Introduction: Capsular group B Neisseria meningitidis (MenB) is the most common cause of invasive meningococcal disease (IMD) in many parts of the world. A MenB vaccine directed against the polysaccharide capsule remains elusive due to poor immunogenicity and safety concerns. The vaccines licensed for the prevention of MenB disease, 4CMenB (Bexsero) and MenB-fHbp (Trumenba), are serogroup B substitute' vaccines, comprised of subcapsular proteins and are designed to provide protection against most MenB disease-causing strains. In many high-income countries, such as the UK, adolescents are at increased risk of IMD and have the highest rates of meningococcal carriage. Beginning in the late 1990s, immunisation of this age group with the meningococcal group C conjugate vaccine reduced asymptomatic carriage and disrupted transmission of this organism, resulting in lower group C IMD incidence across all age groups. Whether vaccinating teenagers with the novel MenB' protein-based vaccines will prevent acquisition or reduce duration of carriage and generate herd protection was unknown at the time of vaccine introduction and could not be inferred from the effects of the conjugate vaccines. 4CMenB and MenB-fHbp may also impact on non-MenB disease-causing capsular groups as well as commensal Neisseria spp. This study will evaluate the impact of vaccination with 4CMenB or MenB-fHbp on oropharyngeal carriage of pathogenic meningococci in teenagers, and consequently the potential for these vaccines to provide broad community protection against MenB disease.
Methods and analysis: The Be on the TEAM' (Teenagers Against Meningitis) Study is a pragmatic, partially randomised controlled trial of 24 000 students aged 16-19 years in their penultimate year of secondary school across the UK with regional allocation to a 0+6 month schedule of 4CMenB or MenB-fHbp or to a control group. Culture-confirmed oropharyngeal carriage will be assessed at baseline and at 12 months, following which the control group will be eligible for 4CMenB vaccination. The primary outcome is the carriage prevalence of potentially pathogenic meningococci (defined as those with genogroups B, C, W, Y or X), in each vaccine group compared separately to the control group at 12 months post-enrolment, that is, 12 months after the first vaccine dose and 6 months after the second vaccine dose. Secondary outcomes include impact on carriage of: genogroup B meningococci; hyperinvasive meningococci; all meningococci; those meningococci expressing vaccine antigens and; other Neisseria spp. A sample size of 8000 in each arm will provide 80% power to detect a 30% reduction in meningococcal carriage, assuming genogroup B, C, W, Y or X meningococci carriage of 3.43%, a design effect of 1.5, a retention rate of 80% and a significance level of 0.05. Study results will be available in 2021 and will inform the UK and international immunisation policy and future vaccine development.
Ethics and dissemination: This study is approved by the National Health Service South Central Research Ethics Committee (18/SC/0055); the UK Health Research Authority (IRAS ID 239091) and the UK Medicines and Healthcare products Regulatory Agency. Publications arising from this study will be submitted to peer-reviewed journals. Study results will be disseminated in public forums, online, presented at local and international conferences and made available to the participating schools.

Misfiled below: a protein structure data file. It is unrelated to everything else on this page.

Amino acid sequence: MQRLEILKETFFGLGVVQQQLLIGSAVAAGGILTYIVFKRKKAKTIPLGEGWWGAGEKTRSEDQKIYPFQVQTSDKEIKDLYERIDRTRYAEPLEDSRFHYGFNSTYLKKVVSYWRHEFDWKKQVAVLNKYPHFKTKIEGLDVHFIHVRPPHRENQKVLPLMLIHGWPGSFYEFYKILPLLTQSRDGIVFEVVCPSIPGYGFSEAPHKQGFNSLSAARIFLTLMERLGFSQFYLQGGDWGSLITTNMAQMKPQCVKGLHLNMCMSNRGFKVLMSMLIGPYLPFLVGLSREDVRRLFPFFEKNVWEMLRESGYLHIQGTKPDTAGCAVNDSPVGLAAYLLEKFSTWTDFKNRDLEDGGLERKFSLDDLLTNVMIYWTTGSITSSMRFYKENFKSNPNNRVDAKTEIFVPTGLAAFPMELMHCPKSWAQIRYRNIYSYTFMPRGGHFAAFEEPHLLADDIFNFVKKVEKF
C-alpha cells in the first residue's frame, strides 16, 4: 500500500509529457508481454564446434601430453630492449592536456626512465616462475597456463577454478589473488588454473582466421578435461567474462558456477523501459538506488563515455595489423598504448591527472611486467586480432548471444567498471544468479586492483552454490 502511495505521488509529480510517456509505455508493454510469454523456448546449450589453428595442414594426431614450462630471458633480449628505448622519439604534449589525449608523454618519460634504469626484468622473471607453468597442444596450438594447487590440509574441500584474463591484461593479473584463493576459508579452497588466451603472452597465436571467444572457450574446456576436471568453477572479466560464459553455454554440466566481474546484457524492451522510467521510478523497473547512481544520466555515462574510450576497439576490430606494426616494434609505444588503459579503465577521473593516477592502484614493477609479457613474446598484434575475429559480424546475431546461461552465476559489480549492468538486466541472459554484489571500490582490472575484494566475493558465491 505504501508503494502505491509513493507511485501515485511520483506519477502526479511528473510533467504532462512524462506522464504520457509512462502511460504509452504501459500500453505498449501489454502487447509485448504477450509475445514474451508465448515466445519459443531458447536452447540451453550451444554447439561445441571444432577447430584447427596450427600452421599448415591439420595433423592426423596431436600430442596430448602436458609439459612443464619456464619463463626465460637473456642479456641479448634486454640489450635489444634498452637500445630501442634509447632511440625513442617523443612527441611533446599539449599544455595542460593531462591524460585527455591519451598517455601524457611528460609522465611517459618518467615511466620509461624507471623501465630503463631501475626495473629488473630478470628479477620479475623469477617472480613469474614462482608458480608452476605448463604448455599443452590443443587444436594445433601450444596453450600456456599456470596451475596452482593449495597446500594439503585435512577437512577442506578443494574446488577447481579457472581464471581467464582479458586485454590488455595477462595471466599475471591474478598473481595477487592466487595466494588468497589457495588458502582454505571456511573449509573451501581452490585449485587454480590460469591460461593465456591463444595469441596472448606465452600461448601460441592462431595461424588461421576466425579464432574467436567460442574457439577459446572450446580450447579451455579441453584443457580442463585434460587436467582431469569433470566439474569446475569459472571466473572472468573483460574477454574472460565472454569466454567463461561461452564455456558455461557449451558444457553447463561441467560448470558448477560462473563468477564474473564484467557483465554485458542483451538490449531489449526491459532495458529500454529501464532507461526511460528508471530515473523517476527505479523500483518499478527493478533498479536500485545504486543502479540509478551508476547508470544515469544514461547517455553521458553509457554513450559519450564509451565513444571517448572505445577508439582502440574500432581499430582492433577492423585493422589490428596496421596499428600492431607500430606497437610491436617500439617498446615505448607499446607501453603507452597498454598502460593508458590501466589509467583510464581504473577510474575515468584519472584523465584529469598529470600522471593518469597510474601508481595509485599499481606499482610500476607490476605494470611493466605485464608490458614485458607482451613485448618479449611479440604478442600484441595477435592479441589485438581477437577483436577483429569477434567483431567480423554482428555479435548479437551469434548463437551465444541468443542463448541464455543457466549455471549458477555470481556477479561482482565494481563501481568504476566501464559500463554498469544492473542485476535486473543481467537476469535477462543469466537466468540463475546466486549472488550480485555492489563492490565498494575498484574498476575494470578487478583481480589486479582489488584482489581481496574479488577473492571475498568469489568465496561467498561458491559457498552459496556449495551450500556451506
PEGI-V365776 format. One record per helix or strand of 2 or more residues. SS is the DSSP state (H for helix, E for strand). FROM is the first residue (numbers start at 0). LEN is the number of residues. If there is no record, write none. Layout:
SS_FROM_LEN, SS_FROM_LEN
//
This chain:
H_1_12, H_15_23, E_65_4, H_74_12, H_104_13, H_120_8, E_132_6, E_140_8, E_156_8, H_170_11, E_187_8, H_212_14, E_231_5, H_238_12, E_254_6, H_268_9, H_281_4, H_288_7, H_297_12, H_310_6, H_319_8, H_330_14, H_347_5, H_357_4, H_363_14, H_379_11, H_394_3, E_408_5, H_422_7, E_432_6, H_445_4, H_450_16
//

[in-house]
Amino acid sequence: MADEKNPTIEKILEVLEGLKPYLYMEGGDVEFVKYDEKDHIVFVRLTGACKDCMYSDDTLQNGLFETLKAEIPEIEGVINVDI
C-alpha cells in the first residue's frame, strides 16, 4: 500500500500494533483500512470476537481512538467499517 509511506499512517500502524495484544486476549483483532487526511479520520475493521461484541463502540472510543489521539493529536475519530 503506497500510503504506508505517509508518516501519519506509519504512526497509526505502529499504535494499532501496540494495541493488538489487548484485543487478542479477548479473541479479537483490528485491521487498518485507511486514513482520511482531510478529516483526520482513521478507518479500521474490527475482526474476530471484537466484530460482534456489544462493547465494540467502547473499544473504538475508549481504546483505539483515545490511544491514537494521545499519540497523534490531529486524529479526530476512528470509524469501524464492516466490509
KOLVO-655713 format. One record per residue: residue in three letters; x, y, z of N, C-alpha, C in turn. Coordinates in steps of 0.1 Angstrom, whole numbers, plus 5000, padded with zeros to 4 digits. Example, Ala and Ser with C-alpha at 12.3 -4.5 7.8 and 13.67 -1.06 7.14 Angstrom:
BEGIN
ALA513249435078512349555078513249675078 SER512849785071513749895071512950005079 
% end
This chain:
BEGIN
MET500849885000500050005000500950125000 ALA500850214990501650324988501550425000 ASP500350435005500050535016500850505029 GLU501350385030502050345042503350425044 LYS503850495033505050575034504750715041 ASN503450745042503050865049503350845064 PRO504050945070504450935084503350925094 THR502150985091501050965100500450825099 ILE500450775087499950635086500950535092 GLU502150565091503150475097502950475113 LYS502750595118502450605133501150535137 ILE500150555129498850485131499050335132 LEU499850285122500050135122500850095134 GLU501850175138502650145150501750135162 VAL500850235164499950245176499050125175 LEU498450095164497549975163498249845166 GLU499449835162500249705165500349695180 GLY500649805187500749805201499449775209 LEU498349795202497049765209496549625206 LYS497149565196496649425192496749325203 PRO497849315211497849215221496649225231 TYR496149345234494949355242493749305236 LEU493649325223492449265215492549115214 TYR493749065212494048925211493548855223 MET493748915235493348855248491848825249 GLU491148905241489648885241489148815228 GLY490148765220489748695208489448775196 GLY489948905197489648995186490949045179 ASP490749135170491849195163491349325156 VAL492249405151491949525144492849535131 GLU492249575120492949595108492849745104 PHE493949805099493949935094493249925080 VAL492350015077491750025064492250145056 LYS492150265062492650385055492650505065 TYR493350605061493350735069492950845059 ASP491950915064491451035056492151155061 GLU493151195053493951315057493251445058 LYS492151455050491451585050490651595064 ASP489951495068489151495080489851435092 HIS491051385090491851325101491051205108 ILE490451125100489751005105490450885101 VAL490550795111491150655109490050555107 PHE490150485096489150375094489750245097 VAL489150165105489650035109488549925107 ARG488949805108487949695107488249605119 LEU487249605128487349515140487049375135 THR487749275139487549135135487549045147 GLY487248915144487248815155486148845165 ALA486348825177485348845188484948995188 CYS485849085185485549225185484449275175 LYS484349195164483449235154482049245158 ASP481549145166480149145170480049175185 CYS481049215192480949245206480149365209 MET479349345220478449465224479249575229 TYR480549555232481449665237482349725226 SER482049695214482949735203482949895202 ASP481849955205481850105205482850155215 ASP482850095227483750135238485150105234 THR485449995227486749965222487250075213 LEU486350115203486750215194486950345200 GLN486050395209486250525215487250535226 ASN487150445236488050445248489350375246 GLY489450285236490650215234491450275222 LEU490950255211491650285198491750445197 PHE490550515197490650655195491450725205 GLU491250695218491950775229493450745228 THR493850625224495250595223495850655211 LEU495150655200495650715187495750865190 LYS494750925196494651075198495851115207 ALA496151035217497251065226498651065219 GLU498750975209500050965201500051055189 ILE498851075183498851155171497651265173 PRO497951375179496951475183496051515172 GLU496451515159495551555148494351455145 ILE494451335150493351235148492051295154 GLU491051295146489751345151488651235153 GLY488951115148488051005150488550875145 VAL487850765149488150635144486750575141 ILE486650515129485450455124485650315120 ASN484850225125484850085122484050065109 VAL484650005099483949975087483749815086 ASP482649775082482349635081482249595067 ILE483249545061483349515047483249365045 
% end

Trial registration numbers ISRCTN75858406; Pre-results, EudraCT 2017-004609-42.
Bibliographical noteFunding Information: This study is independent research funded by the National Institute for Health Research (NIHR) Policy Research Programme ('Be on the TEAM', 'Evaluating the effect of 'MenB' vaccination on meningococcal carriage', PR-R18-0117- 21001). Matthew Snape and the Oxford Vaccine Group, Department of Paediatrics, are supported by the NIHR Oxford Biomedical Research Centre. MenB-fHbp donated by Pfizer. Meningitis Now provided funding for a prize draw to facilitate participant retention.
AF reports grants from the Department of Health, during the conduct of the study; grants from Pfizer, grants from GSK, outside the submitted work. HC reports other from Sanofi Pasteur, other from IMS Health, grants from National Institute for Health Research, other from AstraZeneca, grants and other from GSK, outside the submitted work. MS reports grants from National Institute for Health Research (NIHR), non-financial support from Pfizer, during the conduct of the study; grants from Pfizer, grants from MCM, grants from GlaxoSmithKline, grants from Novavax, grants from Medimmune, grants from Janssen, outside the submitted work. SC reports salary contribution from the study NIHR grant, during the conduct of the study. SF reports personal fees were paid to his institution (with no personal payment of any kind) from AstraZeneca/Medimmune, Sanofi, Pfizer, Seqirus, Sandoz, Merck, GSK, Alios, Johnson & Johnson and Merck, outside the submitted work. RB reports grants from University of Oxford via a NIHR grant, during the conduct of the study; contract research on behalf of Public Health England for GSK, Pfizer and Sanofi Pasteur, outside the submitted work.
Open Access: https://creativecommons.org/licenses/by/4.0/
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Publisher Copyright: © Author(s) (or their employer(s)) 2020. Published by BMJ.
Citation: Carr J, Plested E, Aley P ‘Be on the TEAM’ investigators, et al. ‘Be on the TEAM’ Study (Teenagers Against Meningitis): protocol for a controlled clinical trial evaluating the impact of 4CMenB or MenB-fHbp vaccination on the pharyngeal carriage of meningococci in adolescents. BMJ Open 2020;10:e037358.
- Paediatric infectious disease and immunisation
- Paediatric intensive and critical care
- infectious diseases